The “shell and core” building concept involves the building owner or landlord planning and constructing the core, or inside, of a building surrounded by the exterior shell. This creates a blank canvas for a tenant to come in and outfit the space to fit their needs with flooring, equipment, furnishings and so forth.
What’s Involved in the Fit-Out Construction Process?
The term fit-out refers to everything you need to outfit the interior of a building, such as furnishings, decorations, and other interiors. It also includes flooring, walls, woodworks, and anything related to mains services and utilities. The goal of a complete fit-out is to create a building that is ready to be occupied. A shell and core build out is ready to be occupied, but first the furnishings and interiors must be added by the tenant.
What Does ‘Shell and Core’ Include?
Shell and core, also known as base build, is a technique that started in the US and has since spread to the UK and other parts of the world. It involves developing the core or shell of a building, including walls and windows, but does not include flooring, furniture or other interior elements. In other words, building owners create a basic shell for renters to outfit as they please. This approach allows more time to finish internal fit outs, and gives the renter more options to customize the space to their specific style or business needs.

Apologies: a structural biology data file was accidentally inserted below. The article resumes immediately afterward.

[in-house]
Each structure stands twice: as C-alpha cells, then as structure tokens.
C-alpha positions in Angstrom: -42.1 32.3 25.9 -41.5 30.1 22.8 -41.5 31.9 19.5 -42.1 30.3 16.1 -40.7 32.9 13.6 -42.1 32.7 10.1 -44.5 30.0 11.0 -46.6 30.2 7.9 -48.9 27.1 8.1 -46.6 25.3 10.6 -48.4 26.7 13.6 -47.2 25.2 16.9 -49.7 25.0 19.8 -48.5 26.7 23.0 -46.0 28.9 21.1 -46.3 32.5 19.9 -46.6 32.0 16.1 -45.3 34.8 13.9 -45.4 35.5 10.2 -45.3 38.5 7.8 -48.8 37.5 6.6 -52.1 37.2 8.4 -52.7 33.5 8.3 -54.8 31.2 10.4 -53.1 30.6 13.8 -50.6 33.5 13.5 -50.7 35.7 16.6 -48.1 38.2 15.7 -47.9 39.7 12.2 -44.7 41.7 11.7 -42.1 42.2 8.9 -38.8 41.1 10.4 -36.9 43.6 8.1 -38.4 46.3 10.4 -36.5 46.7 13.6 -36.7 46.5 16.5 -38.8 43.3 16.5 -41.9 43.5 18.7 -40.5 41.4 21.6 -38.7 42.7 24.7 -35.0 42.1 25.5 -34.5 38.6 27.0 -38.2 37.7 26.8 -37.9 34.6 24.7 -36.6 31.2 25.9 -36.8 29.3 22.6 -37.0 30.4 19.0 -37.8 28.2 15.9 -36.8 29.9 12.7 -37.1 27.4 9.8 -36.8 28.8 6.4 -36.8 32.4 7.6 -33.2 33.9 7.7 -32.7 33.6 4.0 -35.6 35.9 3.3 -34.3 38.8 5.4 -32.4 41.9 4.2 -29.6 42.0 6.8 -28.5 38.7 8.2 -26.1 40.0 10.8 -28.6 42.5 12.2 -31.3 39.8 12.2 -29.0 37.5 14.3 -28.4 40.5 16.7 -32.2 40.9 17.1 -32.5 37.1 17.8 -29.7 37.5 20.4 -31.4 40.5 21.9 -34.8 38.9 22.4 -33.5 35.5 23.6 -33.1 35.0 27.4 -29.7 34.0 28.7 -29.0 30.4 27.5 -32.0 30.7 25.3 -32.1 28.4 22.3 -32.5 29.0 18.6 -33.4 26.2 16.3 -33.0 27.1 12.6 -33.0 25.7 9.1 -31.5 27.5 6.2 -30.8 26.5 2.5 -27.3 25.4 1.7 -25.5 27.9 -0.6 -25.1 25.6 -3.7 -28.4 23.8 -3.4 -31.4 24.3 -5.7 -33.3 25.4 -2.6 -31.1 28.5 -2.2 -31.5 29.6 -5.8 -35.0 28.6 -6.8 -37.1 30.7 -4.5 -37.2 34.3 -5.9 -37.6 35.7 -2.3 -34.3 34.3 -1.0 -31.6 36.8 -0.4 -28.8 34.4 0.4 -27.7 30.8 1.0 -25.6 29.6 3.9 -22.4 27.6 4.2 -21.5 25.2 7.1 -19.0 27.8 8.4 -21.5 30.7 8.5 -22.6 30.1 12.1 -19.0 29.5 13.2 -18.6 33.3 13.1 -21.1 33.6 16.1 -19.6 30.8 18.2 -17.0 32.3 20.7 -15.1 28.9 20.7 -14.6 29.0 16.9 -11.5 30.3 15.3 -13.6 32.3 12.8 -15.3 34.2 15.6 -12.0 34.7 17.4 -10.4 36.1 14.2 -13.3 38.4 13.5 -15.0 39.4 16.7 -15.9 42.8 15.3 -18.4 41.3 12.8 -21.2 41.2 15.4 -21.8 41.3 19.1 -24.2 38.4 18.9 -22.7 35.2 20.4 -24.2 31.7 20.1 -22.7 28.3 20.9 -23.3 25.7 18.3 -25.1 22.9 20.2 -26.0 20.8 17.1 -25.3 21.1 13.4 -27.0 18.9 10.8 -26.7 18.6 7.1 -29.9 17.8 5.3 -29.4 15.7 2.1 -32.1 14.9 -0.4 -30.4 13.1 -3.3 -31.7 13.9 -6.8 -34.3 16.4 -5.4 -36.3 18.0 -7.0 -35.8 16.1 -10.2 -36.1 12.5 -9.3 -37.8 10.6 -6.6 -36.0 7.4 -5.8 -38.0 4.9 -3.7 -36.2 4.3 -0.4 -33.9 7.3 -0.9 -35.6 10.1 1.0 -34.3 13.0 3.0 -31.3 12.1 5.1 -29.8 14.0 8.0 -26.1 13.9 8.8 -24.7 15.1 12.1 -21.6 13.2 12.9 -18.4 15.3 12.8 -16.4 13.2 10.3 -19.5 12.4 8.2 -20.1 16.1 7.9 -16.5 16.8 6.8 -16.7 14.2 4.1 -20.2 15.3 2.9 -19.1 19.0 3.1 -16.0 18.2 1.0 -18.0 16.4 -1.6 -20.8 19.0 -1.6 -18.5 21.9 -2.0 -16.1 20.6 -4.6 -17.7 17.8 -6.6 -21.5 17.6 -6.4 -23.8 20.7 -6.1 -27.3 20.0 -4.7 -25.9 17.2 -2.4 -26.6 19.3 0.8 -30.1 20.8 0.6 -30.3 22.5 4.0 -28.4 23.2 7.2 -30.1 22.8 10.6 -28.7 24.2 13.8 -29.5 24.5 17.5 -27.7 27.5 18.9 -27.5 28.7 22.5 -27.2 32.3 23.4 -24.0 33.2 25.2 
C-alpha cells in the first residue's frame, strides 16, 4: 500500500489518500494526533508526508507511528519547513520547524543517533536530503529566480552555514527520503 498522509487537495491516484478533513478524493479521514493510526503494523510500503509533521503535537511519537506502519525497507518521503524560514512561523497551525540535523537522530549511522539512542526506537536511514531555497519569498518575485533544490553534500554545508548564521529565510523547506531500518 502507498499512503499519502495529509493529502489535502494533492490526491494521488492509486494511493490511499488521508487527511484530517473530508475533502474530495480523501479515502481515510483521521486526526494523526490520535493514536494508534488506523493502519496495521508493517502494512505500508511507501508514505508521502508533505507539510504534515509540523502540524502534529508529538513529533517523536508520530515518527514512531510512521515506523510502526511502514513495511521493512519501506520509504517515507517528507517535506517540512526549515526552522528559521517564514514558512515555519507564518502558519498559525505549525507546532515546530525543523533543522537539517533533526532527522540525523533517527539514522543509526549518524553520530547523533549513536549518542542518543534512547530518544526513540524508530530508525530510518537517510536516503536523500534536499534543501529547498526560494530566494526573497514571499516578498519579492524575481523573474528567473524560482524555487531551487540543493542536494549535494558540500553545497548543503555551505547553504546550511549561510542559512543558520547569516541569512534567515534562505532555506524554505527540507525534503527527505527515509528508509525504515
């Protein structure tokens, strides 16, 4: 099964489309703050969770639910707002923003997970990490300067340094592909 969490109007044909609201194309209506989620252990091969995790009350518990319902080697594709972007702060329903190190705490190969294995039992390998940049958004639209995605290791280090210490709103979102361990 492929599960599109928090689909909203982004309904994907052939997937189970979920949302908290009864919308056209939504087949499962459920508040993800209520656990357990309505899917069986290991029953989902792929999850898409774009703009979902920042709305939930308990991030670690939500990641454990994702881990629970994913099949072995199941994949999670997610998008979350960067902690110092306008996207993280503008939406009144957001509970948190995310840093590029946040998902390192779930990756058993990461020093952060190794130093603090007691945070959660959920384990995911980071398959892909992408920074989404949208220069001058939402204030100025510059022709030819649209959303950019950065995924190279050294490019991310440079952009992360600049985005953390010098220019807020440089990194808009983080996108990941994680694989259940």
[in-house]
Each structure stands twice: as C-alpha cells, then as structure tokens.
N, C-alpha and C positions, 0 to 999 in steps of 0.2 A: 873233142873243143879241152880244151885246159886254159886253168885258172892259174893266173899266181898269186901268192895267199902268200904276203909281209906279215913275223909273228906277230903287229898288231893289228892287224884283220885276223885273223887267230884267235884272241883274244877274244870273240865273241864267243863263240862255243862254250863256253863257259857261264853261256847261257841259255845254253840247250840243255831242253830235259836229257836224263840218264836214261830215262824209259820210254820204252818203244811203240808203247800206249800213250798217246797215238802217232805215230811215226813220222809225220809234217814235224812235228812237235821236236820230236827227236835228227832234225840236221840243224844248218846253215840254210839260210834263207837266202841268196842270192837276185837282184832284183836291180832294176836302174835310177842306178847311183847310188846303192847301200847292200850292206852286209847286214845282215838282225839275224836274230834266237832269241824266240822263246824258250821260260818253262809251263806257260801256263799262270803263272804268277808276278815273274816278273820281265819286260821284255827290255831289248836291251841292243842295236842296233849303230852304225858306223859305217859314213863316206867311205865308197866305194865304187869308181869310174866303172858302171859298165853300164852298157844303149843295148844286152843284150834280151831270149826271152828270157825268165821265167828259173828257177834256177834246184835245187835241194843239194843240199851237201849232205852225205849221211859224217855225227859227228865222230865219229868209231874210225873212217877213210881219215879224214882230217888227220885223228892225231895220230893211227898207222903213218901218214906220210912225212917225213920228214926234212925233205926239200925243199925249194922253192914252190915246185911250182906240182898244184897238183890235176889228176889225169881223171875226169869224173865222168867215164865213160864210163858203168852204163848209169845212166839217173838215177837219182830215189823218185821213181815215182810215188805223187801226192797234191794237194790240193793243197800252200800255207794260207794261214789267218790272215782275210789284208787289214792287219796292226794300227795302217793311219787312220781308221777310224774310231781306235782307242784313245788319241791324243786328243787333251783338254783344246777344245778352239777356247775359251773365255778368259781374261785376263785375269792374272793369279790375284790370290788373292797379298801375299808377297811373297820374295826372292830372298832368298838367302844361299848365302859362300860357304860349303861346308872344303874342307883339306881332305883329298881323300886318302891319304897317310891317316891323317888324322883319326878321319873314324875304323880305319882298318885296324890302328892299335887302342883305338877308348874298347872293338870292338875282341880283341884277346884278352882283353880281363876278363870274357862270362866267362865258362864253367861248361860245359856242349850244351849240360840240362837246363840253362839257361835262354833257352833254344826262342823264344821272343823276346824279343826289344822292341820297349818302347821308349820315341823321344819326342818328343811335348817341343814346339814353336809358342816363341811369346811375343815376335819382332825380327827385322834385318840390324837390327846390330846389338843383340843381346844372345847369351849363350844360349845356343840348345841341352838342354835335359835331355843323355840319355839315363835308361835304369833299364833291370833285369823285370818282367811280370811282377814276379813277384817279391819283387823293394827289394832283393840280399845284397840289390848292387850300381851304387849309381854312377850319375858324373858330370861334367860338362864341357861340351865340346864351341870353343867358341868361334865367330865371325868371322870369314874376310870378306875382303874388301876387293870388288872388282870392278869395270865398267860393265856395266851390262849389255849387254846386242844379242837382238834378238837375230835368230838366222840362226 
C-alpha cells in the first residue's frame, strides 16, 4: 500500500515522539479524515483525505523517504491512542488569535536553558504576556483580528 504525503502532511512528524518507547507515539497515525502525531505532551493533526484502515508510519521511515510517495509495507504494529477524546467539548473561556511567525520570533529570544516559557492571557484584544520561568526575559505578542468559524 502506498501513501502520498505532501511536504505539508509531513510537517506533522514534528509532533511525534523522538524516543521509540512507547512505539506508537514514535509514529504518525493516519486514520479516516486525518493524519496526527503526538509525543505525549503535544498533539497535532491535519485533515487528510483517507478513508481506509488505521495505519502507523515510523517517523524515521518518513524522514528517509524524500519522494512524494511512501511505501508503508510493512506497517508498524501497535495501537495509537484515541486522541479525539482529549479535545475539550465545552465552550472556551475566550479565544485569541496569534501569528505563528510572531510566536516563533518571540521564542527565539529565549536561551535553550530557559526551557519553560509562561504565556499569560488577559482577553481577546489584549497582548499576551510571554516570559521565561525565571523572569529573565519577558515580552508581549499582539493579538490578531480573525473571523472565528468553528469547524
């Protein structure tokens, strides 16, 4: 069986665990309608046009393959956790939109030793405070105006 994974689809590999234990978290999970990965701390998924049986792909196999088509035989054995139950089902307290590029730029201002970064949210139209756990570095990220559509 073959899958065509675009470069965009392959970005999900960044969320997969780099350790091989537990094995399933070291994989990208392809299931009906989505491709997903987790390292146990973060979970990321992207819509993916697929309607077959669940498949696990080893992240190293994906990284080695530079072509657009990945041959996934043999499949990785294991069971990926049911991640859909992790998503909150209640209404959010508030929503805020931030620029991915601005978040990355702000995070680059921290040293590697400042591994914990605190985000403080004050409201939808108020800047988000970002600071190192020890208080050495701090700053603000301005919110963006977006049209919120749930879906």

Most shell and core provisions include:
- The structure of the building
- The cladding on the building
- The base plant of the building
In other cases, it may also include:
- Roads and paved pathways around the property, including fencing, drainage, and boundary walls.
- Hard and soft landscaping
- Base plant, including mechanical and electrical systems that meet local regulations and building codes.
- Fire clad structure complete with solid foundation and “clear structural floor heights defined,” as well as basements, working elevators, etc.
- Fire detection systems
There’s no way to know for sure what is included without looking at the lease agreement and conducting a formal meeting. Keep in mind, you can always negotiate before signing a lease.
Does the Landlord or Building Owner Pay for Additional Fit-Out Expenses?
The landlord covers the cost of the base structure and external elements, but is not necessarily responsible for carpeting, flooring, furniture, lighting, AC, etc. This allows every new tenant that comes in a chance to outfit the space as they see fit.
It is common for landlords or developers to buy materials necessary for the fit-out and then leave them stacked in the building without installing them. Some landlords do not provide free materials, but may instead offer free rent for X number of months to compensate for costs to outfit the space.
Why is this a popular construction process? Every tenant requires different furnishings and layouts, which makes it impossible for landlords to guess what their future tenants may need. As a result, landlords can end up wasting a lot of money outfitting spaces one way, only to tear things down and redo them based upon a new tenant’s needs. That’s why it’s more cost effective to leave the space blank until a tenant moves in.
Get the Most Out of Your Commercial Fit-Out with Perillo Construction
Working with an experienced general contractor can make all the difference to a commercial fit-out. Your general contractor is there to represent your interests when talking or negotiating with the landlord, architect or other involved parties. Our experience and industry connections offer countless benefits. Let us take the hassle out of your next commercial fit-out, contact us today to learn more.